All too often, backtesting is done with data from only a relatively narrow span of time. I've often seen investors examine data from a single year to try to draw meaningful conclusions about some aspect of investing. As investment educator Paul Merriman has said, "A year in the markets is just noise." In the world of investments, even a decade is a fairly short period of time. Between all the variables at work and a strong element of at least short-term randomness, it's inappropriate to examine only a brief period of time for almost any investment purpose.
However, this does not mean that short-term events of the past cannot be instructive in some way to investors. For instance, the period from 2000-2009 saw U.S. stocks lag significantly behind inflation of the same period. Though this was 'only' a decade, it was a very tough one for many investors, especially the 2007-2009 period. Investors today should be cognizant of the reality that such a decline could certainly happen again, and many, including me, believe that it's practically assured that such a decline will happen again at some point. Another meaningful conclusion that can be drawn from such a period is that an asset class that has performed well over the long-term may perform very poorly over the short-term, including a decade or longer, and one must be prepared in some way to deal with such poor performance. Putting too much emphasis on a single metric, like long-term returns, of an asset or portfolio can lead investors to make decisions that aren't appropriate for them.
'Cherry picking' is another common problem with backtesting and generally refers to overreliance on a specific starting date to draw an inappropriate conclusion. For instance, some financial journalists have pointed out that 30 year U.S. Treasuries bought in 1982 outperformed U.S. stocks over the next 30 years (i.e., through 2011). While this was true, it absolutely reeked of cherry picking because this event (i.e., 30 year U.S. Treasuries outperforming U.S. stocks over a 30 year period) has only happened twice in over 150 years. As such, it should be treated as being a historical oddity and certainly not something reliable enough for an investor to consider as a likely outcome.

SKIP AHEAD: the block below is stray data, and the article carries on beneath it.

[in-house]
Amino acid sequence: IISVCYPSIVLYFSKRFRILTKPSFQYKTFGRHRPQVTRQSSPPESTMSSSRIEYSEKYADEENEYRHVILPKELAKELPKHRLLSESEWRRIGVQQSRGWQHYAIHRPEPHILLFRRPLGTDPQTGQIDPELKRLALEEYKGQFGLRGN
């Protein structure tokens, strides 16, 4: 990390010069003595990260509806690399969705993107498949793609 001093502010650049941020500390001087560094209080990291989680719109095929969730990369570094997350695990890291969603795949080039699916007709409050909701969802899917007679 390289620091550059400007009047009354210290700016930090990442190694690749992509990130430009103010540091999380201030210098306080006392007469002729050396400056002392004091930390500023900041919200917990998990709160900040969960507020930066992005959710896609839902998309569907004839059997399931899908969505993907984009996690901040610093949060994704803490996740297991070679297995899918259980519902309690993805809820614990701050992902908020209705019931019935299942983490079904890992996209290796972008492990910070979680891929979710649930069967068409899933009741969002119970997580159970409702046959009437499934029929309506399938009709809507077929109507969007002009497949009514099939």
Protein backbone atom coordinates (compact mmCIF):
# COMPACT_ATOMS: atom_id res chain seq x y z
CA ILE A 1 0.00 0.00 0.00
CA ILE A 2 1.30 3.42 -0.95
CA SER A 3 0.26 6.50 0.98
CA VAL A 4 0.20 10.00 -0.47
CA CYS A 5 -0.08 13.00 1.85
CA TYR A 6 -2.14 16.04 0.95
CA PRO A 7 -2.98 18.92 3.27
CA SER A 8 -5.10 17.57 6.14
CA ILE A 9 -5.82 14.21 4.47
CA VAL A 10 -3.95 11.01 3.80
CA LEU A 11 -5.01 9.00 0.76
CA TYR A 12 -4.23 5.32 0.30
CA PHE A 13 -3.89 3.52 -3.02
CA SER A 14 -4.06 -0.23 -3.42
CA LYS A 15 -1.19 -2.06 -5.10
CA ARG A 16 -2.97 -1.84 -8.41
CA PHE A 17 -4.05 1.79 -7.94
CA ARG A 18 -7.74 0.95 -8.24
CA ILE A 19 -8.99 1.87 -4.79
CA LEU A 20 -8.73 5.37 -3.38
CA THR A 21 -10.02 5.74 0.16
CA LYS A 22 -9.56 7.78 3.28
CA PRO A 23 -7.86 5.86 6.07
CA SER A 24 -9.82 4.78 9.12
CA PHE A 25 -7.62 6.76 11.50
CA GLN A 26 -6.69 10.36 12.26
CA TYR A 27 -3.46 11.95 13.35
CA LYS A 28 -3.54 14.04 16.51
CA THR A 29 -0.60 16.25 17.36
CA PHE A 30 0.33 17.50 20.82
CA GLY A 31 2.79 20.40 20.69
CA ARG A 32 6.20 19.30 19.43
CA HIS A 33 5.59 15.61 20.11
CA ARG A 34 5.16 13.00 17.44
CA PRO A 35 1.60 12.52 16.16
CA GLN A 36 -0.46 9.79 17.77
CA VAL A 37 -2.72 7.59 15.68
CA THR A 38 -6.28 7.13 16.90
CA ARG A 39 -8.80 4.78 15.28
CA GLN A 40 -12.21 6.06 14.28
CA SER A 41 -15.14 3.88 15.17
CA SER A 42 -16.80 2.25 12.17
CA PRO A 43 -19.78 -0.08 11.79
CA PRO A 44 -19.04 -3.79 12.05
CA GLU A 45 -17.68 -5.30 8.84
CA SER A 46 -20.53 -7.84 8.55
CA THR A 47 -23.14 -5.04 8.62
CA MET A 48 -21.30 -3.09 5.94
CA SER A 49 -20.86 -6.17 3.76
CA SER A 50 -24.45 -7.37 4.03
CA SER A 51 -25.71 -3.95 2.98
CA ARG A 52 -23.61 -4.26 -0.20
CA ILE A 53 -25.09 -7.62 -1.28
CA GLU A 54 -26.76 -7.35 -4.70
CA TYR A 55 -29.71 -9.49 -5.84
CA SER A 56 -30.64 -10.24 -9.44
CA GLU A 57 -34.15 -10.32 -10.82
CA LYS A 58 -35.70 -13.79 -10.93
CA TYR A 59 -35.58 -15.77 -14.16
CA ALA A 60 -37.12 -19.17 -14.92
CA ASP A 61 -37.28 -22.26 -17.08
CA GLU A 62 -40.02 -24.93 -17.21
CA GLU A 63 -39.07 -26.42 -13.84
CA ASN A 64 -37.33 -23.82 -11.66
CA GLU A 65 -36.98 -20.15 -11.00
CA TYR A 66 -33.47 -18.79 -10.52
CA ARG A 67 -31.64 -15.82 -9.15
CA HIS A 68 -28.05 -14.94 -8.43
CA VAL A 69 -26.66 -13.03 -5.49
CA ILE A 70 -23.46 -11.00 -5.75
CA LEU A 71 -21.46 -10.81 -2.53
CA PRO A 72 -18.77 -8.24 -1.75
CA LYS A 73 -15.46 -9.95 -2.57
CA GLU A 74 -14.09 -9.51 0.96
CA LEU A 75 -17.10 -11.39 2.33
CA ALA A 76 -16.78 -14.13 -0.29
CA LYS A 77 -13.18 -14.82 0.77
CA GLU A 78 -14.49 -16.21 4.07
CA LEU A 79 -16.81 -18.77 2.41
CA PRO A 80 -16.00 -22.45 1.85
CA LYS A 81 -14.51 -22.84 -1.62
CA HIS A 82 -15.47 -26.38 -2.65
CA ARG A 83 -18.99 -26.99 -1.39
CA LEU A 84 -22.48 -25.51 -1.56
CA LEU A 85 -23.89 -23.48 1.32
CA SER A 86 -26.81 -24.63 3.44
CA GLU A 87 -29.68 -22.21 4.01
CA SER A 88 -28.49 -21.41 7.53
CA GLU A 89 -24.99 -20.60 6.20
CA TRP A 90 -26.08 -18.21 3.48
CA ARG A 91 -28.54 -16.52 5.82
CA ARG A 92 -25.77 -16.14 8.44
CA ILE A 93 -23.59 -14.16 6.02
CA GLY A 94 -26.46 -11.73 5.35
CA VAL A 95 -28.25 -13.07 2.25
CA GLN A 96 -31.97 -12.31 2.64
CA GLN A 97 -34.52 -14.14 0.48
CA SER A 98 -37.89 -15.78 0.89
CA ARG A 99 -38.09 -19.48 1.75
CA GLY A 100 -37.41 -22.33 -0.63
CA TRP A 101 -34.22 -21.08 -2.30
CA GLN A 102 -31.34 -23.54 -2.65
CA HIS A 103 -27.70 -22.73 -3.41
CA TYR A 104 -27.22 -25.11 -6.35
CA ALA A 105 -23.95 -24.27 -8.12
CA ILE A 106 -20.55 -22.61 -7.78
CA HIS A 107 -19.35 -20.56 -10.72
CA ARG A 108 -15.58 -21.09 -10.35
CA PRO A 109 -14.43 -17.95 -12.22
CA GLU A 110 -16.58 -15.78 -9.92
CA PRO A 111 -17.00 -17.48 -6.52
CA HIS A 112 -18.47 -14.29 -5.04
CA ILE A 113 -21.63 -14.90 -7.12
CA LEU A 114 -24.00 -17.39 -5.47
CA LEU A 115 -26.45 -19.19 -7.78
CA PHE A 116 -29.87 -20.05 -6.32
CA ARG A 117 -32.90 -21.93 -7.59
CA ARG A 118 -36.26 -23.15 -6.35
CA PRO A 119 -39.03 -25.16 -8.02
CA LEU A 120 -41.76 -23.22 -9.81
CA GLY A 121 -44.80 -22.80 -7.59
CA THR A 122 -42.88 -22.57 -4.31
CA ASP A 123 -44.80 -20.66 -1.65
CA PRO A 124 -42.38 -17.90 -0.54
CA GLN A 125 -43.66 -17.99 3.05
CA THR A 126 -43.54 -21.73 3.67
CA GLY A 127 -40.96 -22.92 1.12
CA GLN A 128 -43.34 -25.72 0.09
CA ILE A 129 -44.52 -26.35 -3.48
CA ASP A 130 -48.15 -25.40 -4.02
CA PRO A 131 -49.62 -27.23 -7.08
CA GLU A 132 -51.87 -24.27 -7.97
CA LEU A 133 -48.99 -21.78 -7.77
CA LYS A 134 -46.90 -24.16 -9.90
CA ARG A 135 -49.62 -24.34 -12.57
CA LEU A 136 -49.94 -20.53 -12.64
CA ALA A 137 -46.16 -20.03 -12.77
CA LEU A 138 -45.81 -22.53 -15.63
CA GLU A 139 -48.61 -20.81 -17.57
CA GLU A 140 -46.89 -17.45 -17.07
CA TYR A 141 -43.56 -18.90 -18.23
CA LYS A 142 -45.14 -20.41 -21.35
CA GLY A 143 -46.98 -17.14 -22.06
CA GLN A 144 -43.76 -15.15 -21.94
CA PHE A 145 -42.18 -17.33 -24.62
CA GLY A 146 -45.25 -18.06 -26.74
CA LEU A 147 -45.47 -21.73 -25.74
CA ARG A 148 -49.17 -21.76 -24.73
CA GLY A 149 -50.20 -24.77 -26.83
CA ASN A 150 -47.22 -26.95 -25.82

It's not always easy to avoid cherry picking and the 'start date problem', but I believe that Tyler's heat map chart at Portfolio Charts does this better than any other tool I've seen. It visually depicts the returns of an asset or a portfolio over different periods of time with different starting dates. In addition to going a long way toward overcoming cherry picking, it also helps investors to see how stable the returns of an asset or portfolio have been over time, both the short-term and the long-term.
Backtesting can be of great value to investors, and I personally believe that most investors do not have as well-grounded a view of the historic performance of their chosen investment strategy as they should. But we must always remember the limitations of applying historic data in any form to learn about the possibilities of the future, paying particular attention to the fact that the past does not enable us to predict the future.